Yale Repertory Theatre
Yale Repertory Theatre is currently presenting the world premiere play, “Girls,” in a hyper-kinetic, flashy, yet, ultimately, baffling production. Based on “The Bacchae” by Euripides, playwright Branden Jacobs—Jenkins has updated the play to the present time and “Girls” actually features a rather big cast of nineteen performers, all of whom get at least a few moments to stand out during the show. And, visually, this production is something of a feast, with a lush, tropical setting, beautifully designed by Adam Rigg, and luxurious costumes provided by Montana Levi Blanco. Indeed, it is apparent that a great deal of time and money has gone into this show, and “Girls” is not without some pleasures.
Still, all of this lavishness doesn’t amount to a great deal, in the final analysis. In the large company of actors, only five of them actually have character names. The rest are simply characterized as “Girl.” This makes for a somewhat lopsided show, where one eventually stops caring (or even understanding) the people in this play and what is going on. “Girls” does coast by for awhile as a kind of fever dream, in which everyone onstage gets increasingly drunker and more drugged up, and the action gets crazier and crazier. Unfortunately, this doesn’t really make for a coherent show, so it is rather difficult to recommend “Girls” at Yale Repertory Theatre, although it is fully apparent that there is definite talent on display. It’s a shame that it all doesn’t add up to more.
The story of “Girls” (or, at least, what I could get out of it) is a tale of revenge, in which the first character we see, Deon (portrayed excellently by Nicholas L. Ashe), is carefully assembling the elements that will eventually get him the retribution that he craves. The other characters in the show, who actually have names, include a rather mixed-up mother (of “hyena blood”), named Gaga and played convincingly by Jeanine Serralles, who is on a continual search for her missing sisters; a white-haired grandfather named Dada (the estimable Tom Nelis); and the acting sheriff of the town, Ronnie, played by Haynes Thigpen, who does as much as he can with his limited role.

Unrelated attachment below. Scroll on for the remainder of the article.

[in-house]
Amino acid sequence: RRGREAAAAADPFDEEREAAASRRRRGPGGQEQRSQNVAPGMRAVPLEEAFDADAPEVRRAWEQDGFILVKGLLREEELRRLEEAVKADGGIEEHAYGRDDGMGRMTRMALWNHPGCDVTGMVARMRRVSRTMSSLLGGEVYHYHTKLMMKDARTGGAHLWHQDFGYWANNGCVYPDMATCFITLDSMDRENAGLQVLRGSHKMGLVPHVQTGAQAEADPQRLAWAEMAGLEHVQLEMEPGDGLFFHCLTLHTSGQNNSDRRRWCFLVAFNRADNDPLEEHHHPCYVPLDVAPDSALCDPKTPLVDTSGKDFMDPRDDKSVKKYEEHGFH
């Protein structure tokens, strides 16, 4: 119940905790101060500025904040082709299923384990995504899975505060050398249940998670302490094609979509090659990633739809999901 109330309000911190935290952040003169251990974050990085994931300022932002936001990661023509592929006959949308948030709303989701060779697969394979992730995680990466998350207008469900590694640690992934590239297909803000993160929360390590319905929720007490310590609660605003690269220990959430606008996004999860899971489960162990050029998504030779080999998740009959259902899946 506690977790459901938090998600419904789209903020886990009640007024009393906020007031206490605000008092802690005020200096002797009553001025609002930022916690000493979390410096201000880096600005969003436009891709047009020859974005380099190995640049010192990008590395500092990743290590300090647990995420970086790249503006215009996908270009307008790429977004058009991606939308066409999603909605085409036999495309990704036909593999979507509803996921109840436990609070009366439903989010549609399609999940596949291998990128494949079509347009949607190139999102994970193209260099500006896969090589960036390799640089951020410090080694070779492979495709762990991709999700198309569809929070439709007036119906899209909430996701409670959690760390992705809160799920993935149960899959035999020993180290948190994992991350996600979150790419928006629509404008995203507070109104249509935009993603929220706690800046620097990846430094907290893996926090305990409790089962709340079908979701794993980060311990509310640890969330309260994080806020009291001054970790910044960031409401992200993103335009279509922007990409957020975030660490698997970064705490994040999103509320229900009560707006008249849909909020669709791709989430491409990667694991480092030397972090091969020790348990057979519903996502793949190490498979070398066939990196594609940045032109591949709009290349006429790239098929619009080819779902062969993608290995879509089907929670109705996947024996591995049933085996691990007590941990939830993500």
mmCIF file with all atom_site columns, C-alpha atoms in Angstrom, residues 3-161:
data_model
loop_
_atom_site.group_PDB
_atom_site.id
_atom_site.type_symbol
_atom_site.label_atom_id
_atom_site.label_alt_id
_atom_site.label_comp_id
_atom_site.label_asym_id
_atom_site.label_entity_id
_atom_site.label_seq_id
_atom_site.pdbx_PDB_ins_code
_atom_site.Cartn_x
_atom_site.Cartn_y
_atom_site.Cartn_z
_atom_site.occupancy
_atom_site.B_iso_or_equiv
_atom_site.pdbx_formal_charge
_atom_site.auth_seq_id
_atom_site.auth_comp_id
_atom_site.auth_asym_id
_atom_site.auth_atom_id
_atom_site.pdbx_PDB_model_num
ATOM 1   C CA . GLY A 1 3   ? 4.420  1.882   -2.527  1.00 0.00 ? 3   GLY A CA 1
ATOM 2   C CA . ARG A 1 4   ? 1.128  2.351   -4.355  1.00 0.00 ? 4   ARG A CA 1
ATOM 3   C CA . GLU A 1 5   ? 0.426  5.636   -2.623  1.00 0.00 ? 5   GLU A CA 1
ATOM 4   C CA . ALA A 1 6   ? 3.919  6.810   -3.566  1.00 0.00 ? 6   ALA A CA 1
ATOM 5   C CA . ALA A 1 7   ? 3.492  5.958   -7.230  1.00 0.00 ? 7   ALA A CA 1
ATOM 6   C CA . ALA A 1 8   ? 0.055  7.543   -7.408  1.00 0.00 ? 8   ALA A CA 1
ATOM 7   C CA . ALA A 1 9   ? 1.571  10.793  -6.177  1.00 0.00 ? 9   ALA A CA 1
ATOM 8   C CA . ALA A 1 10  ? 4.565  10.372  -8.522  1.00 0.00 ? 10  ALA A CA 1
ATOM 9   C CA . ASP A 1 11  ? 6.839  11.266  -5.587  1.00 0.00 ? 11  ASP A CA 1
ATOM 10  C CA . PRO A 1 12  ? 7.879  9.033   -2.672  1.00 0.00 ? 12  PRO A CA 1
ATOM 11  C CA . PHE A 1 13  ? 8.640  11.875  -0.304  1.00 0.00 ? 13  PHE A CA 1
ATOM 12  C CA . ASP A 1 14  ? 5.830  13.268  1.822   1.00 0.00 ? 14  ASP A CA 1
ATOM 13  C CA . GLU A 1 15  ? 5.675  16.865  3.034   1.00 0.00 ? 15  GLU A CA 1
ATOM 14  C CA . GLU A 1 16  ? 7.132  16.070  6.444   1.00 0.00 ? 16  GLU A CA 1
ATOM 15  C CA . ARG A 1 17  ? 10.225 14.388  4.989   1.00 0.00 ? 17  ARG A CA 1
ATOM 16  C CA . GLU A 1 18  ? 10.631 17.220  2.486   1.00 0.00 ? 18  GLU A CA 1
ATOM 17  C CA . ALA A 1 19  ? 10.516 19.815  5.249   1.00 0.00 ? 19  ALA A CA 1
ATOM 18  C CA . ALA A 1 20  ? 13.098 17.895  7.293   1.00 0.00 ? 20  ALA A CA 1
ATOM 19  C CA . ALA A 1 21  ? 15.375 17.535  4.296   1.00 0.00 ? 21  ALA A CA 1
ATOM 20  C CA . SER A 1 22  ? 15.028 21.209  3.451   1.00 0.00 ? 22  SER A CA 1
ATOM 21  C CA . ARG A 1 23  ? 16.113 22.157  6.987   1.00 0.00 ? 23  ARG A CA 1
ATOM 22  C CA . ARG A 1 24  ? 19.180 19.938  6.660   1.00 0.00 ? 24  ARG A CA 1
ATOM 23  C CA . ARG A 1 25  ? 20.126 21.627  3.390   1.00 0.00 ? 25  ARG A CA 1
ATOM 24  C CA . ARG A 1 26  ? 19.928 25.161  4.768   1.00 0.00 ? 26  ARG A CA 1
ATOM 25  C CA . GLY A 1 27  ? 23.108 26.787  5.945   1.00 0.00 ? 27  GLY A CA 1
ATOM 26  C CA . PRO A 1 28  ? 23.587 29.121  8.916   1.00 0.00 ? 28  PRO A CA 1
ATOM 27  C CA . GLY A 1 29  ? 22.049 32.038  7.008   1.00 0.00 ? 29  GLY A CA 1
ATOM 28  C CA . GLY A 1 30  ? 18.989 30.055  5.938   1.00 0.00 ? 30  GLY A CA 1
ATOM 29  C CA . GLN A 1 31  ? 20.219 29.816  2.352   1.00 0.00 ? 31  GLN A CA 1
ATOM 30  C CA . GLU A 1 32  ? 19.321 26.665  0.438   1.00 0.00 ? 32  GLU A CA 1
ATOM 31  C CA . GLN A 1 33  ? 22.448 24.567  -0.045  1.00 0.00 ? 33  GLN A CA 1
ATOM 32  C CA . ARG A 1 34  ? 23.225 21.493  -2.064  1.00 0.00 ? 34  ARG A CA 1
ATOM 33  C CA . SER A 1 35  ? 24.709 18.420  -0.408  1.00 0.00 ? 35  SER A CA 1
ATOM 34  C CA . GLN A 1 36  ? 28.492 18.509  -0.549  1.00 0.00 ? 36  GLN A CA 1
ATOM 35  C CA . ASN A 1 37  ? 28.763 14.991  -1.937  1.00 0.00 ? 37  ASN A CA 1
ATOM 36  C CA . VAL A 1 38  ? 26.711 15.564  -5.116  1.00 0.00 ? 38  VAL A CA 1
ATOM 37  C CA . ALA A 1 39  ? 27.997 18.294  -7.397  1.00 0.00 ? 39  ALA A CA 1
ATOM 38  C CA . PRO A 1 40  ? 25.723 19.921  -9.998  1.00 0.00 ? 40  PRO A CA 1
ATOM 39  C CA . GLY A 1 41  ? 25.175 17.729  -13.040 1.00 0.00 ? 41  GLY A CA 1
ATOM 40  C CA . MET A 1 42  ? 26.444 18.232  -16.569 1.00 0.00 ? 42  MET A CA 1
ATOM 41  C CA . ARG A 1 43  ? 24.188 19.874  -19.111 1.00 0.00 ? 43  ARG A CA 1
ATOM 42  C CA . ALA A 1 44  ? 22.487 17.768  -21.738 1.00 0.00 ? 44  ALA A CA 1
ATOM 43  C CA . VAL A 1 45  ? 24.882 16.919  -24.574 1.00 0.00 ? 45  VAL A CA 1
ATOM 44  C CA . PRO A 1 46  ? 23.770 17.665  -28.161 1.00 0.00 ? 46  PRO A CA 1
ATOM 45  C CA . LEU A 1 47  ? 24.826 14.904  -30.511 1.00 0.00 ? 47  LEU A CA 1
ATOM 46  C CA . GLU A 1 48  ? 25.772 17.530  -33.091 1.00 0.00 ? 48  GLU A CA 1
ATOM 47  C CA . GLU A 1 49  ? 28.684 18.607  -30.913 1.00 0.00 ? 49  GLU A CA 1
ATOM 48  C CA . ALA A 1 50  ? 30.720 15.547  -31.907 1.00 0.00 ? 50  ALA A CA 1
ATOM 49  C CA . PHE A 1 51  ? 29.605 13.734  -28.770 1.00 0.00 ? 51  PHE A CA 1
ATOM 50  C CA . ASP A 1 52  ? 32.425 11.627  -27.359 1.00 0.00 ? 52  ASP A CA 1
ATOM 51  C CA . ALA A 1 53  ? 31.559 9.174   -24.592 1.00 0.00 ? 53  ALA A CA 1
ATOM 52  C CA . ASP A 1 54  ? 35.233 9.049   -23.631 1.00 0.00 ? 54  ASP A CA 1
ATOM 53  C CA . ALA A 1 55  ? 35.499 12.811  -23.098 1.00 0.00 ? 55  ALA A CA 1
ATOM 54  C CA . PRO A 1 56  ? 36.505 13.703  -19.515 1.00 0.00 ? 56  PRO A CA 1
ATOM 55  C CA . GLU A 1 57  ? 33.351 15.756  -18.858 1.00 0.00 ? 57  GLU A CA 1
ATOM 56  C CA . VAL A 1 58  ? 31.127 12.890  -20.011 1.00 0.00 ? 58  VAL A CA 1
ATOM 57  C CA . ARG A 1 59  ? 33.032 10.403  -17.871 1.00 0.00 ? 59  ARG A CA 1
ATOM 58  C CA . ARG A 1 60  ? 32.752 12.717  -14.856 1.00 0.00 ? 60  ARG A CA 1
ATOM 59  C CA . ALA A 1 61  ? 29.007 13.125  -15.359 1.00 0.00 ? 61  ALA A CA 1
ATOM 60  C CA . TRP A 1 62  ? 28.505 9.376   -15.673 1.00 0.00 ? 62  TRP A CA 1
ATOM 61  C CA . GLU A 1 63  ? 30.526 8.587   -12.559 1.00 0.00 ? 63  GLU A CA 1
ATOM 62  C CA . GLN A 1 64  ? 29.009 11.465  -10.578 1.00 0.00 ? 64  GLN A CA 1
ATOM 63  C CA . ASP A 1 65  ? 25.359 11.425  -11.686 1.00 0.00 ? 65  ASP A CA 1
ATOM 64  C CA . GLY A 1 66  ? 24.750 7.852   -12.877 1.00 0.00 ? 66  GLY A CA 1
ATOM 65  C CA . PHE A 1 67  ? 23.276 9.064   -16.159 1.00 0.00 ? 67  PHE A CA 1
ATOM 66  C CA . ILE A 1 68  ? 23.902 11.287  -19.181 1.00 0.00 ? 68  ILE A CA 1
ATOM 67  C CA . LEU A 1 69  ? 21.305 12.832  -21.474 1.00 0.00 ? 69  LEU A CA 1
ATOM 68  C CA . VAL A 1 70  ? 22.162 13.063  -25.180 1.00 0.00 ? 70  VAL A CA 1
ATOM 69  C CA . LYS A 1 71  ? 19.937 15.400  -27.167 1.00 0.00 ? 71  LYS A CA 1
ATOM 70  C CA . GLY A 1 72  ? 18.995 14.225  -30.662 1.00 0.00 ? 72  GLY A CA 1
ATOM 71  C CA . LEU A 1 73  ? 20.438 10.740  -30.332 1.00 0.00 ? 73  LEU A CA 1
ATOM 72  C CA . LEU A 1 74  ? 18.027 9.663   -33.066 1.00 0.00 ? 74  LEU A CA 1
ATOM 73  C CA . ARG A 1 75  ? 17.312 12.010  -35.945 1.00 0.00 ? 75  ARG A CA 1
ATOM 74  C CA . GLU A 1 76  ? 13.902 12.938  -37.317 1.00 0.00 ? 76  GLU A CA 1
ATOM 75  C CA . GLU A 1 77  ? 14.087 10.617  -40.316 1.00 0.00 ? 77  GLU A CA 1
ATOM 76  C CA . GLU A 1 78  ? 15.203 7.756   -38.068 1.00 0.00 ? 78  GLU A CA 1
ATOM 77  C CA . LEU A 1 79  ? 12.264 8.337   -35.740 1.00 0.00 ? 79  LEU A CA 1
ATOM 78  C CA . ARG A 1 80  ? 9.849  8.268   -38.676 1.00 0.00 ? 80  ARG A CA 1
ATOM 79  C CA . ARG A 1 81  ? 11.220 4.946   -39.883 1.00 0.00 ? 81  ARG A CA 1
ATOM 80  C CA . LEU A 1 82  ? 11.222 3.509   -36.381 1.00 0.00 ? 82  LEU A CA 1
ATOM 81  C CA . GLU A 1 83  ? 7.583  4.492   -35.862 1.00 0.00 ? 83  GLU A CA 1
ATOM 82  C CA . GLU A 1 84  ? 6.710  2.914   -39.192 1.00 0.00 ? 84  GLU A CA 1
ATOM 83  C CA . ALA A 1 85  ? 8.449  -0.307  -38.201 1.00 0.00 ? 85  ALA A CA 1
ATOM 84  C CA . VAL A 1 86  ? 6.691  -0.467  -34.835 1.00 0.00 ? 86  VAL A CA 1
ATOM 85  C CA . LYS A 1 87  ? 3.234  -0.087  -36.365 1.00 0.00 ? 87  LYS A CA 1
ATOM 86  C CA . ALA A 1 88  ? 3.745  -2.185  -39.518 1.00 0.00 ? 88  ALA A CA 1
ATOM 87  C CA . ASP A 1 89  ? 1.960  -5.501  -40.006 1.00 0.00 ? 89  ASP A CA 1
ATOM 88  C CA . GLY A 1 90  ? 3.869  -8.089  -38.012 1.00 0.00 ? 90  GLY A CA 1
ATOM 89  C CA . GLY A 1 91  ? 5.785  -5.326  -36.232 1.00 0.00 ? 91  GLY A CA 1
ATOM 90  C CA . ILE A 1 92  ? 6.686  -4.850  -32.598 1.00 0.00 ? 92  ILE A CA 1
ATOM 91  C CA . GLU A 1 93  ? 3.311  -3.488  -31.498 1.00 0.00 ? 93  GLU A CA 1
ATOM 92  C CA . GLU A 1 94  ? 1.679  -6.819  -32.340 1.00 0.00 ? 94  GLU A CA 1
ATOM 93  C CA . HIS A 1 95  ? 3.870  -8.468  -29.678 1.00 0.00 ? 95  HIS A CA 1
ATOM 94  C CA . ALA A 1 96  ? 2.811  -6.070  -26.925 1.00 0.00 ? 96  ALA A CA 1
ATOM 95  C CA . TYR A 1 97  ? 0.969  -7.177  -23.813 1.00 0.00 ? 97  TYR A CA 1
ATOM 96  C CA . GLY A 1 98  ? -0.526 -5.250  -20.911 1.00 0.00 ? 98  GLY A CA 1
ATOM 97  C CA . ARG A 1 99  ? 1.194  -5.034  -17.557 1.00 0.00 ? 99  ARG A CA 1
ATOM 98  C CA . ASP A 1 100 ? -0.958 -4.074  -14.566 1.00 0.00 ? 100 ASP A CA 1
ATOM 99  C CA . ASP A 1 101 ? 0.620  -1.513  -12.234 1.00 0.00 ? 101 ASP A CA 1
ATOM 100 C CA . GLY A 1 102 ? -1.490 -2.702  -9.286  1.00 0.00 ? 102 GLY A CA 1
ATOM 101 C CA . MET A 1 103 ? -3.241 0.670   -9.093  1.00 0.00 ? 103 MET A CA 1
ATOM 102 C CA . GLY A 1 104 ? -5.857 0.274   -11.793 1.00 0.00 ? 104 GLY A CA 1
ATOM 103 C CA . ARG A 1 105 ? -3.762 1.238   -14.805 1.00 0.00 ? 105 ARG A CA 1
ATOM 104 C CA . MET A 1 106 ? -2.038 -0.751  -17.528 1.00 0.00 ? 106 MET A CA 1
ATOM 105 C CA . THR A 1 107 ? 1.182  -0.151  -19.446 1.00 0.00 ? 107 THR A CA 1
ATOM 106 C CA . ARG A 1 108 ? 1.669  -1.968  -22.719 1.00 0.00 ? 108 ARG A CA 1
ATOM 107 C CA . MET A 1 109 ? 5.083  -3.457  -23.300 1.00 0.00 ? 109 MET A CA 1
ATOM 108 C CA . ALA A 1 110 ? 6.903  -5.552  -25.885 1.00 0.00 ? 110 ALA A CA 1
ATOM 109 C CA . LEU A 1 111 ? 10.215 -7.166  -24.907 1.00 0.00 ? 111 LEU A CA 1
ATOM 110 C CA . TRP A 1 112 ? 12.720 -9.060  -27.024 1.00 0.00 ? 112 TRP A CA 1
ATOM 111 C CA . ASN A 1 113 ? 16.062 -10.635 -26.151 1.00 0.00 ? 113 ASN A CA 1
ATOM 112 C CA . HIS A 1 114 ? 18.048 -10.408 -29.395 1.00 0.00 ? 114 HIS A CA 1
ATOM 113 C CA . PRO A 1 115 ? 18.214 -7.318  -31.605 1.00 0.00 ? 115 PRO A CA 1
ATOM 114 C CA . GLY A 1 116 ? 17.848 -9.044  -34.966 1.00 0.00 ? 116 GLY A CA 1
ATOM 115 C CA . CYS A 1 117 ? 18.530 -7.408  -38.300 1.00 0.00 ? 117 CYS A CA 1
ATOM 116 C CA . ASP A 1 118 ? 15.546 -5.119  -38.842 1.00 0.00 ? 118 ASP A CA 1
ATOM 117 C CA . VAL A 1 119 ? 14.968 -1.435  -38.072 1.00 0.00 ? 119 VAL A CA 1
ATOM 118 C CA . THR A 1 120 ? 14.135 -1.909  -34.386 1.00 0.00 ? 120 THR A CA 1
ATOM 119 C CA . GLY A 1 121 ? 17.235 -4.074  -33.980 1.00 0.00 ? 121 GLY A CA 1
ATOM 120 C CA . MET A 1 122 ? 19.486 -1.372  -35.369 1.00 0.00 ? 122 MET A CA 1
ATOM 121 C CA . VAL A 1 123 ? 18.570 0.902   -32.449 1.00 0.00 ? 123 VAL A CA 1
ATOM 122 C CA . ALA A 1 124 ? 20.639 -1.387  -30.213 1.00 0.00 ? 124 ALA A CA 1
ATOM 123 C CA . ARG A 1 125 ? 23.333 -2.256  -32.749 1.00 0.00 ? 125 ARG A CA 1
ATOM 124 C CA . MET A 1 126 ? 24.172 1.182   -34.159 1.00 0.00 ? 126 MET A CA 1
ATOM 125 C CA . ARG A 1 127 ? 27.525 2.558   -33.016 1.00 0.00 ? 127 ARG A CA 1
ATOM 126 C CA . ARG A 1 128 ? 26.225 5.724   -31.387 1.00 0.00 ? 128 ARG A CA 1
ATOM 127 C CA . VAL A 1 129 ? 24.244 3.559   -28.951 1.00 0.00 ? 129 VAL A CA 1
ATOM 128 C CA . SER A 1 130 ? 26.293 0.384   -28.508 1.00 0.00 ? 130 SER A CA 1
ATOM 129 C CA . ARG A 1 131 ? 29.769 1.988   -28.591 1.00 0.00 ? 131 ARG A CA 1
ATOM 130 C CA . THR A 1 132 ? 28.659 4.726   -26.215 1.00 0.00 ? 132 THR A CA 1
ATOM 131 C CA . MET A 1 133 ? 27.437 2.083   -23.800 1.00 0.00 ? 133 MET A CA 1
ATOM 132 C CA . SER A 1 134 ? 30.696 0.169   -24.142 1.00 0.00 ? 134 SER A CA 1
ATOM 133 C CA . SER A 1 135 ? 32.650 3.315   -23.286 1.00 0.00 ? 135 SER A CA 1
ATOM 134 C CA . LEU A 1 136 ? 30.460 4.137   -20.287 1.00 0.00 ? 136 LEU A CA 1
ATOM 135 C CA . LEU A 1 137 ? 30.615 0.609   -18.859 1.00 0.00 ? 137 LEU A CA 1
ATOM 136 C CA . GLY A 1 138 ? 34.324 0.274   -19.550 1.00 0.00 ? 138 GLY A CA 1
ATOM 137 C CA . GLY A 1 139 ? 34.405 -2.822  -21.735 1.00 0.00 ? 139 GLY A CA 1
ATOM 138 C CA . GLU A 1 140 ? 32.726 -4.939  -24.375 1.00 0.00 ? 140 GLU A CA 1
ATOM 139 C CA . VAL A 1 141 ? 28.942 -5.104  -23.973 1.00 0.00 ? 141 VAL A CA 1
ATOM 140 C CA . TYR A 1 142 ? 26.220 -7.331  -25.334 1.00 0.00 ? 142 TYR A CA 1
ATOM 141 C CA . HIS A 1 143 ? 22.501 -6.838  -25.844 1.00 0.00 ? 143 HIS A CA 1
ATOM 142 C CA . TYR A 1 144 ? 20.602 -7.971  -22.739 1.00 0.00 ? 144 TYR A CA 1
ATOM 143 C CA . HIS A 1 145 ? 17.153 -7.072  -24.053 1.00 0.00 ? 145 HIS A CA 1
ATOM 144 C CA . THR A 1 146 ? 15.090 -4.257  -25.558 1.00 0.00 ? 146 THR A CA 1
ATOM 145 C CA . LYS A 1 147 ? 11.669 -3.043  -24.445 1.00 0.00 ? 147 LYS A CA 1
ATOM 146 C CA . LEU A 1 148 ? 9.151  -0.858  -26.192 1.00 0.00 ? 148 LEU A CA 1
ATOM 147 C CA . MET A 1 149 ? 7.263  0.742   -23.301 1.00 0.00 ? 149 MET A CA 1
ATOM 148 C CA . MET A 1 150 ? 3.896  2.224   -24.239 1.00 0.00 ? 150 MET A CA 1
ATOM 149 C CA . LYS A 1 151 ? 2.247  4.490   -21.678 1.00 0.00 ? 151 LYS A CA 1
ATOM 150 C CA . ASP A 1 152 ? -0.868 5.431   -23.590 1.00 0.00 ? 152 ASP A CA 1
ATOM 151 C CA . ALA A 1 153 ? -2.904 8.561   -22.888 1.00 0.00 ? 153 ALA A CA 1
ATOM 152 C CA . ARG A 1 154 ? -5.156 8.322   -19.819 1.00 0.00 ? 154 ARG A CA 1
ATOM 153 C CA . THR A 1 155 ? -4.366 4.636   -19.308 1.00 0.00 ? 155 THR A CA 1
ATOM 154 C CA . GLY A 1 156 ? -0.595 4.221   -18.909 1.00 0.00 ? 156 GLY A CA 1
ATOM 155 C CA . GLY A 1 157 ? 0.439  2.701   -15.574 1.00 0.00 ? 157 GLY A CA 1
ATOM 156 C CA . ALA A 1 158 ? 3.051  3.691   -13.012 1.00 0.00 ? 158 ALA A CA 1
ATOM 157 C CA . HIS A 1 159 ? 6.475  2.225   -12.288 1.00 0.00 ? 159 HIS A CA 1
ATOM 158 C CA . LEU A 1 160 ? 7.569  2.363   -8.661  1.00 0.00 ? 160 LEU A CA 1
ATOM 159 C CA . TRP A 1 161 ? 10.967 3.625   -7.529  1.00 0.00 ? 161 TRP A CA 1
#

And then there is the character of Theo, who, except for the last few moments at the end of the show, is only “present” onstage through a video, which plays on a screen at the back of the set. Will Seefried portrays Theo, but it’s rather mystifying what to make of him, since he isn’t an actual participant in the action onstage. Just through the scenes that are shown on the video, Seefried is rather good in his part, but one wishes that he was more than just a figure on a screen through much of the show.
As mentioned, the rest of the cast members don’t actually have character names, though there are at least a few, especially the very funny Ayesha Jordan and Gabby Beans, whom one would like to get to know better. Alas, “Girls” is really more about the visuals and the hard-pounding dance music that is played throughout the production. On these counts, the show works, with psychedelic lighting design by Yi Zhao and expert sound design by Palmer Hefferan. The projection design is awesomely provided by David Bengali and the terrific hair and makeup design is by Cookie Jordan, whose work is often show-stopping.
Nevertheless, a play needs to be about much more than just the glitz and flash that “Girls” contains in abundance. Director Lileana Blain-Cruz and choreographer Raja Feather Kelly do what they can to help guide this show, but the results are less than satisfying. There very well may be a good play under all the extravagance and atmosphere that has been conjured up for this production. But, if “Girls” at Yale Repertory Theatre is ever going to truly succeed, playwright Branden Jacobs-Jenkins and his team of artists need to provide a clearer and more involving story that contains characters one can genuinely care about. Without these crucial factors, “Girls” is just a heady, visually opulent, yet confusing evening of theatre.
“Girls” continues performances at Yale Repertory Theatre in New Haven, CT through October 26, 2019. For tickets and more information, please visit www.yalerep.org or call the box office at 203-432-1234.
Photo: Nicholas L. Ashe and company
Photo by Joan Marcus